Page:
Notwithstanding Trump’s refusal to release returns, the public has gotten at least some glimpse at his tax picture, but it hasn’t been particularly illuminating. In October of last year, just about a month prior to the election, a reporter at The New York Times received two pages of Trump’s 1995 tax return from an anonymous source who had somehow obtained a copy of at least part of the return. The most notable thing about that partial return was that it showed that, at the time, Trump was carrying what would have likely been a multi-year deduction related to business losses in the early 1990s that, in theory, could have legally allowed him to avoid paying any real tax liability for a decade or more. More recently, MSNBC host Rachel Maddow made a big show out of the fact that she had obtained a partial copy of Trump’s 2005 tax return, which in this case didn’t really show anything extraordinary. As with the October leak, Maddow only received the two pages of Trump’s Form 1040 and not any of the Schedules or supporting documents that were likely filed with the return(s), so there was nothing particularly illuminating about the leaked documents. One notable thing about the return leaked to Maddow, though, is the fact that it did not appear that Trump was still taking the same sizeable loss deduction he had ten years earlier, although that doesn’t mean that he wasn’t still taking advantage of it, as permitted by law, in years after 1995. In any case, as I said, neither of these releases is particularly illuminating, but that isn’t stopping some activists from forcing Trump to reveal more about his taxes.

With Trump unlikely to release his returns at any point in the near future, some politicians and activists are exploring ways to force his hand. One effort has taken place in Congress where Democrats have pushed a measure that purports to use Congress’s subpoena power to force Trump to give at least ten years of returns to the House Ways & Means Committee. Thanks to Republican control of the House, of course, this effort has failed to garner even the level of support they’d need to move the measure to the Senate, where it would likely die anyway. Barring the Congressional route, others are pursuing action at the state level to pass laws that would require candidates for President to release tax returns for a certain number of years in order to get on the ballot. The state-level strategy, of course, is to at least try to trap Trump into releasing his return as the price for running for re-election. In addition to the fact that Republican control of state legislatures means that getting such a measure through any non-Democratic state is unlikely, it’s not at all clear that such state laws are even constitutional.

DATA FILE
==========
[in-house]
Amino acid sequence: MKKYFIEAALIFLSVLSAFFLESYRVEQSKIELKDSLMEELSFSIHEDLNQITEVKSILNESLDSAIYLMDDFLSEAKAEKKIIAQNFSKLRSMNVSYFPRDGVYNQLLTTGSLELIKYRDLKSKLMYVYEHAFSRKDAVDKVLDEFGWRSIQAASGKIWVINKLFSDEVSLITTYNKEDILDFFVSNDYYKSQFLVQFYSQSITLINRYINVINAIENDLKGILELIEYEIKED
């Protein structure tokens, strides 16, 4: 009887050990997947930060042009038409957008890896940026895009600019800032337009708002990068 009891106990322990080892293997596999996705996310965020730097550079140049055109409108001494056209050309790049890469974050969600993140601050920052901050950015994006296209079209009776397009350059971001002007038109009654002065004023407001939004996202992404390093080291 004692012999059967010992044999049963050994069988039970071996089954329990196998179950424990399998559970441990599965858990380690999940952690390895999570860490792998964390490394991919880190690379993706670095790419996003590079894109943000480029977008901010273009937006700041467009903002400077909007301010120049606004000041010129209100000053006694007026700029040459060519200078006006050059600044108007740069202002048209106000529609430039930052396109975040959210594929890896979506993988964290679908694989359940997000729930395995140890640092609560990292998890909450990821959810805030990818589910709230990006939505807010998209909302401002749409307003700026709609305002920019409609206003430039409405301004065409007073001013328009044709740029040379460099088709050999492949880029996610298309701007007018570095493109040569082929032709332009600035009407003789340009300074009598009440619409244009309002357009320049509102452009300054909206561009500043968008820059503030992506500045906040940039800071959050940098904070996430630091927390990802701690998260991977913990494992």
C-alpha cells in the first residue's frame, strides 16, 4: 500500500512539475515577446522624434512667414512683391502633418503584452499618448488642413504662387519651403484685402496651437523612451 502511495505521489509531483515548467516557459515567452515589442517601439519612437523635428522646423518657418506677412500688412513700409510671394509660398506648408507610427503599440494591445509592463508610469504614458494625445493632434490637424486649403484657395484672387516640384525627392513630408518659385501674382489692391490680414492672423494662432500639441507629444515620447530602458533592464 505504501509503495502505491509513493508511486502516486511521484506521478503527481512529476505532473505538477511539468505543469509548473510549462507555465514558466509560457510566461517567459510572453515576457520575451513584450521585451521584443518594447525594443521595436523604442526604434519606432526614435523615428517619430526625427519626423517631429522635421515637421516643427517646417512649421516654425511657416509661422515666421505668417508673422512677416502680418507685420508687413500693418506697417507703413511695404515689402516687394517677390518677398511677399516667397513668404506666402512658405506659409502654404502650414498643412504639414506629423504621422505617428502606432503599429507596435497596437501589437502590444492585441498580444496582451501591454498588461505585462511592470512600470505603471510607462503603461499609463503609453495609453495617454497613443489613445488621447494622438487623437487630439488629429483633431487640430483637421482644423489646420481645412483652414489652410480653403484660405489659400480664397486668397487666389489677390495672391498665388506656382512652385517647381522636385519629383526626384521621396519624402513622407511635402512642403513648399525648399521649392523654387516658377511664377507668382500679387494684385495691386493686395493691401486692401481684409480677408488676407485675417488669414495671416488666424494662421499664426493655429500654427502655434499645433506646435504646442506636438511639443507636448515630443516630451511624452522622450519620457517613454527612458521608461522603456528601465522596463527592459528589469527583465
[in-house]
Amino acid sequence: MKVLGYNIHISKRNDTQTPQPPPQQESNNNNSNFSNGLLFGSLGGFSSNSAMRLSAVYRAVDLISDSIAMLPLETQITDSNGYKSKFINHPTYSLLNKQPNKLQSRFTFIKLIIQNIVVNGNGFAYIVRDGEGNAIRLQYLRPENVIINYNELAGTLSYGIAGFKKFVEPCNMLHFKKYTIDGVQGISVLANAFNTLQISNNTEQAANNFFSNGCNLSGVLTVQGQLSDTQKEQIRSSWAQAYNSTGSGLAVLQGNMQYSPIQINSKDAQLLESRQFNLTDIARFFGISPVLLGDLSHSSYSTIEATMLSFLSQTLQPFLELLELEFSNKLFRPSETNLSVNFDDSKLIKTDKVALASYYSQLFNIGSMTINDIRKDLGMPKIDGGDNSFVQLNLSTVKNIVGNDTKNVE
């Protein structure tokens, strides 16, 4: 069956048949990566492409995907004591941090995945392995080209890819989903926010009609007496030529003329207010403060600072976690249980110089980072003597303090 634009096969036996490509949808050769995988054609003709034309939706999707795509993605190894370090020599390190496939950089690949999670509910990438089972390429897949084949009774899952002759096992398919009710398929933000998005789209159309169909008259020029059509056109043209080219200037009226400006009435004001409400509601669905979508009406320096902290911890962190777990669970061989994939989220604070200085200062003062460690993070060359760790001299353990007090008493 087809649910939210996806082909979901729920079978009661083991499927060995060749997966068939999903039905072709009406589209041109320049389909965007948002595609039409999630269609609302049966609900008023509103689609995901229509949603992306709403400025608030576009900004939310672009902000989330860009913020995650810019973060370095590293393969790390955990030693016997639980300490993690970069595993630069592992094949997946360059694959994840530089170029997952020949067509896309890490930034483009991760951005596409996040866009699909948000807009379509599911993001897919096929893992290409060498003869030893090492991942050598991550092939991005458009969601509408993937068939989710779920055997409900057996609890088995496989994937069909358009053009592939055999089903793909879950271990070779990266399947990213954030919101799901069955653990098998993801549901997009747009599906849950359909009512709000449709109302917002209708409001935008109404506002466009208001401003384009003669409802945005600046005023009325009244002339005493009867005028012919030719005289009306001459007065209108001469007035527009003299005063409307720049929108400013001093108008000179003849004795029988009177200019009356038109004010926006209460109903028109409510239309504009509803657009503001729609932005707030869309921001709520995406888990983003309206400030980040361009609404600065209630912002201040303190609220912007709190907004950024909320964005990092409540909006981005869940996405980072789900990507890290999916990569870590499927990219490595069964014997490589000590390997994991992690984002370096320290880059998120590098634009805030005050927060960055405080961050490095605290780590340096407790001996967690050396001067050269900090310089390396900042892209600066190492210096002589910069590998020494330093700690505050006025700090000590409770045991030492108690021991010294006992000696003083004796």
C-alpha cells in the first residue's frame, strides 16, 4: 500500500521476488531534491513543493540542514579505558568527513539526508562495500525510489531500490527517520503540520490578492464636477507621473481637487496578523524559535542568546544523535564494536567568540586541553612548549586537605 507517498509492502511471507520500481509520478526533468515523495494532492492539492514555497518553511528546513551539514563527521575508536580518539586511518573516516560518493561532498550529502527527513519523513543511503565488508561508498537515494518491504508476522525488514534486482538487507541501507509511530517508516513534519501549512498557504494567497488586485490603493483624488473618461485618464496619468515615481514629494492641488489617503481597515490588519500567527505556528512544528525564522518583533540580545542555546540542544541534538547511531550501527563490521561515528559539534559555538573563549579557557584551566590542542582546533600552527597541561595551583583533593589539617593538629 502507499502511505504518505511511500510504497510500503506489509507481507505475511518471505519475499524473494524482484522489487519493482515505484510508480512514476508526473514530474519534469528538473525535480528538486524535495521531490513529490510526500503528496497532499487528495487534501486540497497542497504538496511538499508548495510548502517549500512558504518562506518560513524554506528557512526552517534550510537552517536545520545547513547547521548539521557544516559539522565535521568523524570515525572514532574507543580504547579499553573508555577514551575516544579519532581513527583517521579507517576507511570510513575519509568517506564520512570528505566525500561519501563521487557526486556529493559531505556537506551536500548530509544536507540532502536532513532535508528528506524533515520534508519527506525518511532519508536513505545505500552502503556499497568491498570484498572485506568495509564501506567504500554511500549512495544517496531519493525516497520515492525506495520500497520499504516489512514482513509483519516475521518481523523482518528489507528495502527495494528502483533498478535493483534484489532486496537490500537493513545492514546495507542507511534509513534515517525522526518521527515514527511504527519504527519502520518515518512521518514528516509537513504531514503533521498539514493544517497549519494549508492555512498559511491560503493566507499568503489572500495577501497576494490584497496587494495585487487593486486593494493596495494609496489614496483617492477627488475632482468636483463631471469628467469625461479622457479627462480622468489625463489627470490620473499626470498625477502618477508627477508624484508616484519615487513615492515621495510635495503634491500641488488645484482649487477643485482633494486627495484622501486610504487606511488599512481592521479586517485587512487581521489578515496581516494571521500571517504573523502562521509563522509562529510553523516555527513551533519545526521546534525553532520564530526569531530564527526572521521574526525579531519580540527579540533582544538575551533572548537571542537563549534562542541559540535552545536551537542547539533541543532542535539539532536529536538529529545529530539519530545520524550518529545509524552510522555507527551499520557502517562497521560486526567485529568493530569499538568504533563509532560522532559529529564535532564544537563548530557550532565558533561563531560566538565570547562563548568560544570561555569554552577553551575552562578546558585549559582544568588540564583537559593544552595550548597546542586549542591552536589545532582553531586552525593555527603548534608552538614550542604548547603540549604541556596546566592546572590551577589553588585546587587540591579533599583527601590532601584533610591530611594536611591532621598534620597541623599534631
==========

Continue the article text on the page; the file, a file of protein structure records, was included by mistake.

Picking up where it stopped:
Harvard Law School Professor Laurence Tribe, who writes at CNN in a piece co-authored by Norman Eisen and Richard Painter of Citizens for Responsibility and Ethics argue that the states are in fact authorized to pass such laws:

Our federal Constitution allows states to create ballot access requirements that ensure that the ballots for every office, including the office of presidential elector, are comprehensible and informative.

A line must of course be drawn between permissible ballot access laws and impermissible attempts to add qualifications to those specified in the federal Constitution. But our research and analysis lead us to conclude that tax return disclosure laws such as the one proposed in California resemble ballot access laws in structure, impact, and purpose much more closely than they resemble laws imposing additional qualifications for presidential office.

As a result, we believe these laws comport fully with the U.S. Constitution.

Unlike prohibited qualifications, these laws do not impose substantive requirements on candidates beyond those imposed by the Constitution itself; that is, these laws do not limit which candidates may run for office based on any particular information in their tax return. Thus, they do not create an insurmountable barrier in advance to any set of individuals otherwise qualified under Article II of our Constitution. Instead, these laws require federally qualified candidates to comply with a relatively minor process of tax disclosure. That is something competing candidates can and should readily do in order to allow voters to make more informed judgments about those contenders’ characters or backgrounds.

The states have legitimate justifications for providing their voters with this important information. The proposed laws mandate transparency rather than interposing obstacles that some would-be candidates cannot overcome.